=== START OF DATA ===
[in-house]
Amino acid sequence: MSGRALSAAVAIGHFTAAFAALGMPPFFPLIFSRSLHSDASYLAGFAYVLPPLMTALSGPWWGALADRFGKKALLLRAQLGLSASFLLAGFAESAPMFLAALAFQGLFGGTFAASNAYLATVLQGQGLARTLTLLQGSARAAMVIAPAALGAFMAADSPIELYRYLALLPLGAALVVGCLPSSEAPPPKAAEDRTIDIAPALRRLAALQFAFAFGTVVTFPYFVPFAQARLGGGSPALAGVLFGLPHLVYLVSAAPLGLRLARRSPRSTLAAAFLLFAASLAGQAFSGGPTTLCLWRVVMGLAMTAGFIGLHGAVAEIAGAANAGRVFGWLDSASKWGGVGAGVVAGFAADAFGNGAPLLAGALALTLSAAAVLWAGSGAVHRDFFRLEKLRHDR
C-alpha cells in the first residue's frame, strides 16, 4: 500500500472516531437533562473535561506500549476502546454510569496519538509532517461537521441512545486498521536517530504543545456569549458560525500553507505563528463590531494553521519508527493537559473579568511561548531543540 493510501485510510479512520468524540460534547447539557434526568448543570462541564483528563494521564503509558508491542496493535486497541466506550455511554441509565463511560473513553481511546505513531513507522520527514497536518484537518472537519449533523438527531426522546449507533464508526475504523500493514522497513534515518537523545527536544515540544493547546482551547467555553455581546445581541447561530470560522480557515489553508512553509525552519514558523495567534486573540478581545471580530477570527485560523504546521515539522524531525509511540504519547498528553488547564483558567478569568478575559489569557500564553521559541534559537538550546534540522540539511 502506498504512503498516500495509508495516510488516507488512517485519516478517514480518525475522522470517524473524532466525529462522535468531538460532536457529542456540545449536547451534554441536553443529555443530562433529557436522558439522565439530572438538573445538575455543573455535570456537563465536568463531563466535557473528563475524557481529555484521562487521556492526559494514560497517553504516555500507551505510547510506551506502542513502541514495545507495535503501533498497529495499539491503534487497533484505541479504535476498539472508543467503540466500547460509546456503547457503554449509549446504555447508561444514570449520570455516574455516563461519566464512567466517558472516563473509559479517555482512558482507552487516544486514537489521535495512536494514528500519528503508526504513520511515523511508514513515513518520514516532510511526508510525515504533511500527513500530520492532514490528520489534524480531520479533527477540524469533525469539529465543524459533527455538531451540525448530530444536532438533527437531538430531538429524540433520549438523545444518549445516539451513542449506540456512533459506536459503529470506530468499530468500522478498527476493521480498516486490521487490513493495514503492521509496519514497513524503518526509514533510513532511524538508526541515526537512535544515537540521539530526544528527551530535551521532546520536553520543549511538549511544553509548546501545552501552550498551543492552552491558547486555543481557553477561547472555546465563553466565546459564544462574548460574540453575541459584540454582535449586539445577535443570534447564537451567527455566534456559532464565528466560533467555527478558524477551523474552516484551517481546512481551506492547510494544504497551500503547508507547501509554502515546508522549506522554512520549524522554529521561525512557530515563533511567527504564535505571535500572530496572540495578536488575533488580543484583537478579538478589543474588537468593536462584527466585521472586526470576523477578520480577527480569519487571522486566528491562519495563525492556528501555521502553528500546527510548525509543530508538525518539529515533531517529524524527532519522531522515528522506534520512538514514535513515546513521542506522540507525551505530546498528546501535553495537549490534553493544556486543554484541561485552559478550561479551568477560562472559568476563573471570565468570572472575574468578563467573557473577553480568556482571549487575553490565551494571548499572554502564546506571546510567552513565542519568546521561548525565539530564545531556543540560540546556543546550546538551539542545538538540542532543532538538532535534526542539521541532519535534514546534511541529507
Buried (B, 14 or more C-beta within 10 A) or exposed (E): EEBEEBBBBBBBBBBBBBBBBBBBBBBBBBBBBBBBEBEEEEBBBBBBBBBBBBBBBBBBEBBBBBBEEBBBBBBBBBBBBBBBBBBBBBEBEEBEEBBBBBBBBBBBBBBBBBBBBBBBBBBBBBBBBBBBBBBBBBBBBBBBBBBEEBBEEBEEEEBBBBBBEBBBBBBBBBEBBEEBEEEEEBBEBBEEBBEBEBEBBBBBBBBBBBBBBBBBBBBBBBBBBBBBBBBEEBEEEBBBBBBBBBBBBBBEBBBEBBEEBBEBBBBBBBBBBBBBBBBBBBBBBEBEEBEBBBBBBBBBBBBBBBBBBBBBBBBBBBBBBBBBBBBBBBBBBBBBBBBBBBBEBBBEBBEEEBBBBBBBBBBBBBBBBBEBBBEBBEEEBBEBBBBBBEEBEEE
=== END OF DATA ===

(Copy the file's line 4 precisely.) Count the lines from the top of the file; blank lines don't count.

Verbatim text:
Buried (B, 14 or more C-beta within 10 A) or exposed (E): EEBEEBBBBBBBBBBBBBBBBBBBBBBBBBBBBBBBEBEEEEBBBBBBBBBBBBBBBBBBEBBBBBBEEBBBBBBBBBBBBBBBBBBBBBEBEEBEEBBBBBBBBBBBBBBBBBBBBBBBBBBBBBBBBBBBBBBBBBBBBBBBBBBEEBBEEBEEEEBBBBBBEBBBBBBBBBEBBEEBEEEEEBBEBBEEBBEBEBEBBBBBBBBBBBBBBBBBBBBBBBBBBBBBBBBEEBEEEBBBBBBBBBBBBBBEBBBEBBEEBBEBBBBBBBBBBBBBBBBBBBBBBEBEEBEBBBBBBBBBBBBBBBBBBBBBBBBBBBBBBBBBBBBBBBBBBBBBBBBBBBBEBBBEBBEEEBBBBBBBBBBBBBBBBBEBBBEBBEEEBBEBBBBBBEEBEEE